Posting Vacation Photos To Facebook Costs An Employee His Job–Jones v. Accentia (Forbes Cross-Post)

Photo credit: professional photographer with dslr camera // ShutterStock

[Note: inexplicably, over at Forbes, this became my most-read blog post ever, with about a quarter-million views–even though it’s a short, breezy and quickly written post that I posted during the dead time of Sunday mid-morning.]

Before the Internet, people used to make slides of their vacation photos and invite friends and neighbors to a slide show party, which always seemed to be more fun for the hosts than the guests. Nowadays, we feel compelled to post our vacation photos to Facebook and show the world what a great life we lead. Collectively, the omnipresence of our friends’ vacation photos makes our society a little sadder, as we are reminded daily that someone else is having more fun than we’re having right now.

Despite their ubiquity, could posting our vacation photos to Facebook cause us to lose our jobs? You betcha.

Rodney Jones worked for Accentia Health and Rehabilitation Center of Tampa Bay (a long-term skilled nursing facility) as the activities director. He needed shoulder surgery and was granted 3 months of medical leave per the Family Medical Leave Act (“FMLA”). At the end of that period, the doctor said Jones needed more recovery time. Jones said he could return to do light duty, but the employer instead gave him a 30 day non-medical leave and required a “Fitness for Duty Certificate” before coming back to work.

During the 30 day extension, Jones twice visited the Busch Gardens Theme Park in Tampa and took a 3 day holiday to St. Martins. He posted photos of these activities to Facebook, “including a picture on the beach, posing by a boat wreck, and a picture of Plaintiff wading/swimming in the ocean.” When he returned to work, Accentia fired Jones. The supervisor said “he terminated Plaintiff due to the poor judgment Plaintiff exhibited as a supervisor and the negative impact that his Facebook posts and text messages had among the associates as Accentia Health.” Jones believes he was fired because his supervisor thought Jones had abused his FMLA leave.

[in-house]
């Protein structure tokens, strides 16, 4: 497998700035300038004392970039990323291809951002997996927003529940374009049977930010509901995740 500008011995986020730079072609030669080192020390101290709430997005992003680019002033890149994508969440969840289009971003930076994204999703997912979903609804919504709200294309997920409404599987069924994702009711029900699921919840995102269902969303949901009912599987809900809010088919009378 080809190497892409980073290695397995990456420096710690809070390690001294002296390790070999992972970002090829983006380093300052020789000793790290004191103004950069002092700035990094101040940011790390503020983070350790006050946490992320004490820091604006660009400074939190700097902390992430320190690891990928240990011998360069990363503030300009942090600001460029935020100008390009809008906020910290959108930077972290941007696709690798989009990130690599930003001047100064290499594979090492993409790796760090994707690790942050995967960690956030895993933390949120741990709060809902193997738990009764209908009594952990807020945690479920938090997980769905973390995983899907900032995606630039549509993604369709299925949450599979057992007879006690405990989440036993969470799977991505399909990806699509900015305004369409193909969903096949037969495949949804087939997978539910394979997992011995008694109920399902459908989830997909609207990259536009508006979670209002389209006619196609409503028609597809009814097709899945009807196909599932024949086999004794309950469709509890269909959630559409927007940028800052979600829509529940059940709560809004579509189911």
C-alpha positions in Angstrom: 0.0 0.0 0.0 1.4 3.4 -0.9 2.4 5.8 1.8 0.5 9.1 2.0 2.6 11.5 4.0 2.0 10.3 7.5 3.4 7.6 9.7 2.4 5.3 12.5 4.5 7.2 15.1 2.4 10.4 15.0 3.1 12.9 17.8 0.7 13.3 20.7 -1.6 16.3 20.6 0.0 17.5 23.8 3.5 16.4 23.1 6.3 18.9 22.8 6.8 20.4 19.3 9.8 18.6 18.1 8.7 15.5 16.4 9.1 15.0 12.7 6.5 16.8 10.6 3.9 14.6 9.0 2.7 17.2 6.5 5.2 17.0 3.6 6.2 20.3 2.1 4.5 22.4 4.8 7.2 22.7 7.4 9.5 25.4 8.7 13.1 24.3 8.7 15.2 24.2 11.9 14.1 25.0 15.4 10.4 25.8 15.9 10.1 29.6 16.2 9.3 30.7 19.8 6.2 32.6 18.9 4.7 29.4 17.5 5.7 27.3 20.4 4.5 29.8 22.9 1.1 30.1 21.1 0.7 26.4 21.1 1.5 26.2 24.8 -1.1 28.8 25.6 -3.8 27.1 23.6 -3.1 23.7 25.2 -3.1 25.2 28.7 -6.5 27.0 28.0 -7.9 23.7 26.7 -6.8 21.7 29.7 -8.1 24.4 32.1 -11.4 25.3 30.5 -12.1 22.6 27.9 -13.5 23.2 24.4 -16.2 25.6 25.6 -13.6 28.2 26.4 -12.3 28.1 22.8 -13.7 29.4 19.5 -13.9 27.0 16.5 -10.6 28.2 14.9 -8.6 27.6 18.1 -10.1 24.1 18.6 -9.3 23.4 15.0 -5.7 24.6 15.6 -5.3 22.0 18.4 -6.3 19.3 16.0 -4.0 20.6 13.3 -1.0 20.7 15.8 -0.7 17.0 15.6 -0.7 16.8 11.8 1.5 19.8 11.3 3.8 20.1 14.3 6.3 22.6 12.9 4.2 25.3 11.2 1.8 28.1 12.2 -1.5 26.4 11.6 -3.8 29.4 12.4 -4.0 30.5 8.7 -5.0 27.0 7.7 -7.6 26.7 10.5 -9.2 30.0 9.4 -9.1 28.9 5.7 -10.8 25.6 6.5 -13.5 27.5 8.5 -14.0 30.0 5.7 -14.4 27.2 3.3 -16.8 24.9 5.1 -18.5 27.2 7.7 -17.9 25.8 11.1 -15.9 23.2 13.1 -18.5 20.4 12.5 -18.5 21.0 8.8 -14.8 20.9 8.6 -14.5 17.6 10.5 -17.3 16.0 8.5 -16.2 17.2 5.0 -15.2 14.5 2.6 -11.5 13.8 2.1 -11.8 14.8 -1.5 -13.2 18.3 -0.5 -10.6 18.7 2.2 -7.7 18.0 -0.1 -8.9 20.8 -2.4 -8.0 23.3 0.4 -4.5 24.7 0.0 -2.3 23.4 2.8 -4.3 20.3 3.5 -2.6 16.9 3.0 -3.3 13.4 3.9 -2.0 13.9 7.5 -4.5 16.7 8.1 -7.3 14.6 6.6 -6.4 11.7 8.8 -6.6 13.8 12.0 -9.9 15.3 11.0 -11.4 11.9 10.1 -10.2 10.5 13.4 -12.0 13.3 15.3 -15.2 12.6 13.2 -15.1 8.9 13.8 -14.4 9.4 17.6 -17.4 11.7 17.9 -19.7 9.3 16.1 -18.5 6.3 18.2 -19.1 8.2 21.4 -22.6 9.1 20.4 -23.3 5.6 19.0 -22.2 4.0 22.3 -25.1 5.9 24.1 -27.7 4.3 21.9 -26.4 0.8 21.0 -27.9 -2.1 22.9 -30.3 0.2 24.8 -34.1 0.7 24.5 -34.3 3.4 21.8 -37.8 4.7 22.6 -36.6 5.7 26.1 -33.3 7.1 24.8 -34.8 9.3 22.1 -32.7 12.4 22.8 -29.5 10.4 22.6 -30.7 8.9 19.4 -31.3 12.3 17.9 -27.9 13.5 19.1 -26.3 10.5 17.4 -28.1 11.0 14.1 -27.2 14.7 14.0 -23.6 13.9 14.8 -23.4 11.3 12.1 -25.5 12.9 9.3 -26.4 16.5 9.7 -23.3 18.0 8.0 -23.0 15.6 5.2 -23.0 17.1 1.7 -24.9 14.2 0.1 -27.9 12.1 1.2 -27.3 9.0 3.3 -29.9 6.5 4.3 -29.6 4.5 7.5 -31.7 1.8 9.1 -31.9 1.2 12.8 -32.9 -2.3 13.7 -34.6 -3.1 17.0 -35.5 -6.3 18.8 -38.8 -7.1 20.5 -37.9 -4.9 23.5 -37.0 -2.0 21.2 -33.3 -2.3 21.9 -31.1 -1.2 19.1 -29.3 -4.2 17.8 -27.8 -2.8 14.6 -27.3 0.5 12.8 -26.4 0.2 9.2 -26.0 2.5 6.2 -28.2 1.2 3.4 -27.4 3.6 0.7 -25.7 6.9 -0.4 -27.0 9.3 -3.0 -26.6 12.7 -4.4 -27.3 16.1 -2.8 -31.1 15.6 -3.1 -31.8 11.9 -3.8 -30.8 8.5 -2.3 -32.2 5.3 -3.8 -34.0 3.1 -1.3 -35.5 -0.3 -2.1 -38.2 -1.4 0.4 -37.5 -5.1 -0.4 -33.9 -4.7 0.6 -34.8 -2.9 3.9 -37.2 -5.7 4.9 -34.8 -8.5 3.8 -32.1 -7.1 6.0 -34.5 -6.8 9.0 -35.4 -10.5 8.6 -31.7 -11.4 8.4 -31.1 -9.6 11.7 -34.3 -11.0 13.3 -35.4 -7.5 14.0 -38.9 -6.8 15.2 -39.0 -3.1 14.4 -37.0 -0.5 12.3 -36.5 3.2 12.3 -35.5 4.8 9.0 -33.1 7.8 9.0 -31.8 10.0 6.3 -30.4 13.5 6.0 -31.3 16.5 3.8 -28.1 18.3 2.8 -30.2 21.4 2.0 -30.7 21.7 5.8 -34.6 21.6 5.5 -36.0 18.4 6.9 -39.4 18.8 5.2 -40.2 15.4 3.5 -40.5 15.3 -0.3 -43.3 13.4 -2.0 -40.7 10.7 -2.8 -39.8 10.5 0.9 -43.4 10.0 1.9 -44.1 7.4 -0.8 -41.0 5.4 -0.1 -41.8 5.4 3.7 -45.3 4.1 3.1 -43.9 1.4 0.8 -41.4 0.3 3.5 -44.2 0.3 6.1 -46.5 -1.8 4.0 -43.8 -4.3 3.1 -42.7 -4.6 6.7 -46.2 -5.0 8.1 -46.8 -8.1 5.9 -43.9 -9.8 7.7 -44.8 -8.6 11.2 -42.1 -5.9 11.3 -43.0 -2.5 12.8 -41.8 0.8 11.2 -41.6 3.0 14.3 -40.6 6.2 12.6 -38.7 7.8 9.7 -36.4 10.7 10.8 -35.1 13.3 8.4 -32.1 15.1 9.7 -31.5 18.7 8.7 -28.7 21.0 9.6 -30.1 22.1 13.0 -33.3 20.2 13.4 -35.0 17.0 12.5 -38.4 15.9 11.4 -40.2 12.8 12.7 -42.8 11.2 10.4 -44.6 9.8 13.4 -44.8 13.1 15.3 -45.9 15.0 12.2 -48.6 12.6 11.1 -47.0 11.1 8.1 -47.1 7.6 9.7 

Jones sued Accentia alleging that it interfered with his FMLA leave and retaliated against him for taking it. Although the opinion cites several facts suggesting Accentia’s explanation for Jones’ firing was pretextual, the court showed zero sympathy towards Jones’ legal arguments and dismissed the case.

We probably overshare our photos on social media, but this case doesn’t indicate we should never post vacation photos to Facebook. Nevertheless, as we’ve seen many times, employers can and do routinely fire employees for their social media posts. Thus, before you post to social media, it’s always a good idea to think about how your employer will react to your posts. That seems especially important if you have any special accommodation from your employer–even if that accommodation is legally required. Far too frequently, we’ve seen plaintiffs tell one story to the judge or their employer and another story to their social media friends, with unsurprising bad outcomes when the duplicity is exposed. It’s hard to tell if Jones was being duplicitous about the need for a medical leave, but obviously the employer felt the Facebook photos indicated that he was. So if Jones had chosen to enjoy St. Martins without the assistance of his Facebook friends, he very well might have kept his job.

BTW, feel free to check out my Flickr page to see my vacation photos (said without any trace of irony…).

Case citation: Jones v. Gulf Coast Health Care of Delaware, LLC, 2016 WL 659308 (M.D. Fla. Feb. 18, 2016)